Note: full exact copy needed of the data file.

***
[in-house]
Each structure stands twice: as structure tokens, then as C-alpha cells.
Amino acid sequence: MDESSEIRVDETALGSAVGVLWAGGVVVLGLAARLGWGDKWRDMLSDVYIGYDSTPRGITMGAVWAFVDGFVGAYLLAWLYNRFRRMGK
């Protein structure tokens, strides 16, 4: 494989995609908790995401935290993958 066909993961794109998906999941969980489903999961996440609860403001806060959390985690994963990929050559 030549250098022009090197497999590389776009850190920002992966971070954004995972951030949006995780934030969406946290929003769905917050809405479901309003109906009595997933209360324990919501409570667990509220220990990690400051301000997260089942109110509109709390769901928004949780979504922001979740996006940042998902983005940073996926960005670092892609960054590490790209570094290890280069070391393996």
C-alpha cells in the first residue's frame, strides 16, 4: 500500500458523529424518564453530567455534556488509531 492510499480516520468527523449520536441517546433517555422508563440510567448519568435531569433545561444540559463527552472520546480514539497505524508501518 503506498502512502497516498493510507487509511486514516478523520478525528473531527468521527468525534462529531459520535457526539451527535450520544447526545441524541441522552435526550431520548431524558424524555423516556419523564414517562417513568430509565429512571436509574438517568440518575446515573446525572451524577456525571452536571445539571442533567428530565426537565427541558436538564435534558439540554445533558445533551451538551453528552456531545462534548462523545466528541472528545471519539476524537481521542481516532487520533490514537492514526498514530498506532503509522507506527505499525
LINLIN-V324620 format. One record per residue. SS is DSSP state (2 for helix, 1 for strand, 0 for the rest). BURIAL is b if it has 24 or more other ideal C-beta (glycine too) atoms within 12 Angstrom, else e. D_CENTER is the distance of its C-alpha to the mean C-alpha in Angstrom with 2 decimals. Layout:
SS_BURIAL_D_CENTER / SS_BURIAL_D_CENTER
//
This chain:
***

[in-house]
Each structure stands twice: as structure tokens, then as C-alpha cells.
Amino acid sequence: MDESSEIRVDETALGSAVGVLWAGGVVVLGLAARLGWGDKWRDMLSDVYIGYDSTPRGITMGAVWAFVDGFVGAYLLAWLYNRFRRMGK
């Protein structure tokens, strides 16, 4: 494989995609908790995401935290993958 066909993961794109998906999941969980489903999961996440609860403001806060959390985690994963990929050559 030549250098022009090197497999590389776009850190920002992966971070954004995972951030949006995780934030969406946290929003769905917050809405479901309003109906009595997933209360324990919501409570667990509220220990990690400051301000997260089942109110509109709390769901928004949780979504922001979740996006940042998902983005940073996926960005670092892609960054590490790209570094290890280069070391393996």
C-alpha cells in the first residue's frame, strides 16, 4: 500500500458523529424518564453530567455534556488509531 492510499480516520468527523449520536441517546433517555422508563440510567448519568435531569433545561444540559463527552472520546480514539497505524508501518 503506498502512502497516498493510507487509511486514516478523520478525528473531527468521527468525534462529531459520535457526539451527535450520544447526545441524541441522552435526550431520548431524558424524555423516556419523564414517562417513568430509565429512571436509574438517568440518575446515573446525572451524577456525571452536571445539571442533567428530565426537565427541558436538564435534558439540554445533558445533551451538551453528552456531545462534548462523545466528541472528545471519539476524537481521542481516532487520533490514537492514526498514530498506532503509522507506527505499525
LINLIN-V324620 format. One record per residue. SS is DSSP state (2 for helix, 1 for strand, 0 for the rest). BURIAL is b if it has 24 or more other ideal C-beta (glycine too) atoms within 12 Angstrom, else e. D_CENTER is the distance of its C-alpha to the mean C-alpha in Angstrom with 2 decimals. Layout:
SS_BURIAL_D_CENTER / SS_BURIAL_D_CENTER
//
This chain: